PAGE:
“It all stems from working with my father,” Brandon says, and because it’s his passion, he will readily talk about the colorfully dangerous, often romanticized, history and sea lore instead of talking about himself. The history is as mesmerizing as the sea itself.
Through all the publicity, dives and discoveries, Brandon’s a very humble explorer. “I was lucky to have worked around archeologists and conservators, like Ken Kincor, who knows more about pirate history than anybody and you can’t help absorbing that information,” he tells of the magnitude of being anchored on top of a pirate shipwreck where more than 100 men died in a terrible Nor’easter storm. “The history of piracy was part of my childhood.”
The work he does with his father is very seasonal because the northeast Atlantic is a tough commander, “I go when the wind is okay to be diving on the Whyddah site. Late spring to early fall, you get southwest winds, so the wind’s offshore and the water is smooth but in the fall you get easterly winds and it’s rough and we can’t work. The bottom is pitch black.”
In 1999, Brandon took his first trip to explore the many shipwrecks off the coast of Nosy Boraha island, a tiny exclamation point of land off the northeast coast of Madagascar. Over the next couple of years, he returned four times with his father’s exploratory company. “I was working as a diver, doing survey photography and remote sensing work, the preliminary work that can tell you what’s lying below on the bottom in the sand. There’s a lot of handling boats, handling dive equipment, logistical operations, and a lot of diving.”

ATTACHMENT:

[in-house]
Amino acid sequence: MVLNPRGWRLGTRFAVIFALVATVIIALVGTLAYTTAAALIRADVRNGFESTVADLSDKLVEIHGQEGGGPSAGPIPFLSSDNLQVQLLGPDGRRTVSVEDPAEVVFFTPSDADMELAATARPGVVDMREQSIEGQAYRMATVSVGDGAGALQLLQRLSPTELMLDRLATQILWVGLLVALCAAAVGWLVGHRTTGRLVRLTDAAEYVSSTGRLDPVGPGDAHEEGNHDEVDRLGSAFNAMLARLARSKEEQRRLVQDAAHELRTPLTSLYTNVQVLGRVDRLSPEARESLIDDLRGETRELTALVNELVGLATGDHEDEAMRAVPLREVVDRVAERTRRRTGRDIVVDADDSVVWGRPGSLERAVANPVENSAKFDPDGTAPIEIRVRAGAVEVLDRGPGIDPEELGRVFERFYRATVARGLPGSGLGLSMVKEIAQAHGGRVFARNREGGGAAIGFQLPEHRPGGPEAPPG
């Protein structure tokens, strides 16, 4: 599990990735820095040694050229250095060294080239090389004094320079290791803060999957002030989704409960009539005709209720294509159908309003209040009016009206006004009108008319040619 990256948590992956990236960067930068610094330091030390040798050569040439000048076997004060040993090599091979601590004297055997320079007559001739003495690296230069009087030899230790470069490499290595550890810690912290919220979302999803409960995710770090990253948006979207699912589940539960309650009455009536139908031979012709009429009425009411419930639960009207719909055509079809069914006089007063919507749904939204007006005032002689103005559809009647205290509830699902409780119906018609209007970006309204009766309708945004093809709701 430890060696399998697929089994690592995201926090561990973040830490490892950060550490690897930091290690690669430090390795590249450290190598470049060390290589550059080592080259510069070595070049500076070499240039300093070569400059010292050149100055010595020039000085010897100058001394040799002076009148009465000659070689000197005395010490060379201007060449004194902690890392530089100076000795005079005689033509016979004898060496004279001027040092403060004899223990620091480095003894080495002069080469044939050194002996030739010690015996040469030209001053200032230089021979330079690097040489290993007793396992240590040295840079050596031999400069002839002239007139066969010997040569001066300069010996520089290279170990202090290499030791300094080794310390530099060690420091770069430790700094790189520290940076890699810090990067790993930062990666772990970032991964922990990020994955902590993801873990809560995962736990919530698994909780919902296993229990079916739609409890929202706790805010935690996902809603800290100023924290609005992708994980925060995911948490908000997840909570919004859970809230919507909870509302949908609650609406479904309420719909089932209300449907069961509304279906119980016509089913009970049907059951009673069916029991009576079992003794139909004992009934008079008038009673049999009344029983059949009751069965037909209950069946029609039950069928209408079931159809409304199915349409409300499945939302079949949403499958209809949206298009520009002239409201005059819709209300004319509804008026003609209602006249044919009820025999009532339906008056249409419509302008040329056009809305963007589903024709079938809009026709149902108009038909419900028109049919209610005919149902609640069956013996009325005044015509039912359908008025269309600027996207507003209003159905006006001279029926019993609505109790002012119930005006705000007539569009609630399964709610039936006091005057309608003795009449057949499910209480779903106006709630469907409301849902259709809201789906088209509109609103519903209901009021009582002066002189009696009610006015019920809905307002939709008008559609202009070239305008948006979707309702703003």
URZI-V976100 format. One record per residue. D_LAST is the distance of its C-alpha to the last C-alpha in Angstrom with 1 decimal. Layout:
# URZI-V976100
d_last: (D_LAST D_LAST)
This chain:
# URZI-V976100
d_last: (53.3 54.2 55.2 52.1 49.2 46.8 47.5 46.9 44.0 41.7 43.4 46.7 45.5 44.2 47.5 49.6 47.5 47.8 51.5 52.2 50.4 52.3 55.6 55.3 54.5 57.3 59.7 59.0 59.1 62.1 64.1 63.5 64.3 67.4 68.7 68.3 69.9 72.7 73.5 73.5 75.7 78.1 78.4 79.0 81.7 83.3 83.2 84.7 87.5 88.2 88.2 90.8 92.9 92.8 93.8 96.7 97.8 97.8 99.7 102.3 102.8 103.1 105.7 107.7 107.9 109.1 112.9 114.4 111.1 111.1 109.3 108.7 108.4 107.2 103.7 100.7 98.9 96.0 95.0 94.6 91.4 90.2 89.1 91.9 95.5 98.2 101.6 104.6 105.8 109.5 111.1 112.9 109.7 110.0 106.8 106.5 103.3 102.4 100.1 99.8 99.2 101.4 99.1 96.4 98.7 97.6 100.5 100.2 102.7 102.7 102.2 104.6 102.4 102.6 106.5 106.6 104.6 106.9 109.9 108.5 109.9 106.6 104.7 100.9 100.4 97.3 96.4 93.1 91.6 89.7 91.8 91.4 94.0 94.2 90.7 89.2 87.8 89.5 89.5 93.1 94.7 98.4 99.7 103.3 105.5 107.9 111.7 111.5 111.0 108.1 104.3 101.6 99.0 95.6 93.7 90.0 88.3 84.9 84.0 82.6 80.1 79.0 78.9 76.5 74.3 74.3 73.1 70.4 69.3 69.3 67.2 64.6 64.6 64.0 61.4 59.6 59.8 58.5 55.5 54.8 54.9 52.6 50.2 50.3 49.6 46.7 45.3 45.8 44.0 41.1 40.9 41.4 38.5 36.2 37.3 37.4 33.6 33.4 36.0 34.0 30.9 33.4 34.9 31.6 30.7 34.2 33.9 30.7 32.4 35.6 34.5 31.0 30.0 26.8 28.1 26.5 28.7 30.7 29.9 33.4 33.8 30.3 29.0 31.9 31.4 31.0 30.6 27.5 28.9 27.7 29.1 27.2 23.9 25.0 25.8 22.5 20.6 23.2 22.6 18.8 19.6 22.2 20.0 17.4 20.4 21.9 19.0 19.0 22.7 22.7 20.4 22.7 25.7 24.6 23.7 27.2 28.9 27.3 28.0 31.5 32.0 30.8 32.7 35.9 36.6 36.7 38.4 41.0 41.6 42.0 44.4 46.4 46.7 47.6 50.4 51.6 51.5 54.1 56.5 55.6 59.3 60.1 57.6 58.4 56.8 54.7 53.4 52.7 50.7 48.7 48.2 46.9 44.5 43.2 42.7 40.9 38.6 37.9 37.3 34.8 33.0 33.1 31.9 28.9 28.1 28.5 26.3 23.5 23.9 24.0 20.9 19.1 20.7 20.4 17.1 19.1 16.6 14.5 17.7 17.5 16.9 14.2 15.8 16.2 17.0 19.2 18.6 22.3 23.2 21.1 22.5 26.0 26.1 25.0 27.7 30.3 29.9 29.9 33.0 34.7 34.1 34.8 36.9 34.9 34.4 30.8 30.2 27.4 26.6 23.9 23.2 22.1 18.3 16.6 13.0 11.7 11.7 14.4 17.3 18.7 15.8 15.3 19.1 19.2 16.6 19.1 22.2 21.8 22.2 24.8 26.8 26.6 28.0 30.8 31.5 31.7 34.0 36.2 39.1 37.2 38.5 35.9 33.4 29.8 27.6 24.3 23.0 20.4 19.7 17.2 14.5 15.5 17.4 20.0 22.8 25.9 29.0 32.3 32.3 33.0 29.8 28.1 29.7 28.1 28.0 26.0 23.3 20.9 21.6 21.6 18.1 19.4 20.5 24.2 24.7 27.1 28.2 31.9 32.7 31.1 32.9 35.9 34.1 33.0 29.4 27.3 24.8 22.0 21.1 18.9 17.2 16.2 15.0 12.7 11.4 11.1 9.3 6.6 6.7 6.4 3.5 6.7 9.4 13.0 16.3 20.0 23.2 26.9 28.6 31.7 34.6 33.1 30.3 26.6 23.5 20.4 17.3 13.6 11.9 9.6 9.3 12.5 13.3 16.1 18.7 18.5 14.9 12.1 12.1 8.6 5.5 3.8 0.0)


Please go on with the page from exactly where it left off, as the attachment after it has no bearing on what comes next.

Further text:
The company is currently working on several sites of major historical interest, one of which is the unverified wreck of Captain Kidd.
Brandon conducts full-time logistical work for the shipwreck research from Crested Butte when he’s here. He also tests outerwear and wetsuits for Patagonia, the outdoor gear company. “I work testing products for them, wearing the wetsuits and gear when I’m kite boarding, snow kiting and surfing,” he casually says of his other sport passion—cruising on a board on water or snow powered by a kite, the wind and gravity.
“Because I grew up surfing and skiing, between Crested Butte and the Vineyard, I got into kite surfing. I snow kite all over Crested Butte and into the San Juans. I’m on the Ozone Kite Surfing Team,” Brandon says. (The Ozone company makes kites.)
He’s also sponsored by Technica-Blizzard and he uses their equipment for the many different things he does in the water, both in liquid and in frozen form. “These different sports merged together and I got into snow kiting in the mountains and kite surfing on the ocean. It’s all about getting outside and having a lot of fun.”
Locally, Brandon also does graphic design and website design, which he considers his side job. As part of his ongoing love of all things nautical, Brandon manages a non-profit organization called the Center for Historical Shipwreck Preservation, based in Provincetown, Mass. “It’s part of our conservation of the shipwrecks we explore,” and whose mission is to research, study, discover, explore, survey, recover and preserve historical artifacts with information and results of research, basically. They preserve the history for everyone and for generations to come.
“I’ve always been split in half, one eye for the ocean and one eye for the mountains,” he says with equal affection for both. “With the kiting, you’re able to sail in the mountains. Diving, kiting, historical conservation and exploration of shipwrecks, those are his passions. “I’m landlocked, but I’ve overcome that,” he laughs, because he does have the best of both worlds and Crested Butte is where he wants to raise his family. Brandon met his wife, Oriana Reed, nine years ago on Martha’s Vineyard, and now the couple has a six-year-old daughter, Tallulah, and a four-month-old son.
These are the reasons a surfer boy willing becomes landlocked. “I’ve always had a lot of flexibility, being able to come here for six months and go back to the East Coast for six months to dive and work. It’s really about my family, my children, and Crested Butte is a nice community to bring your kids up in and that’s important.”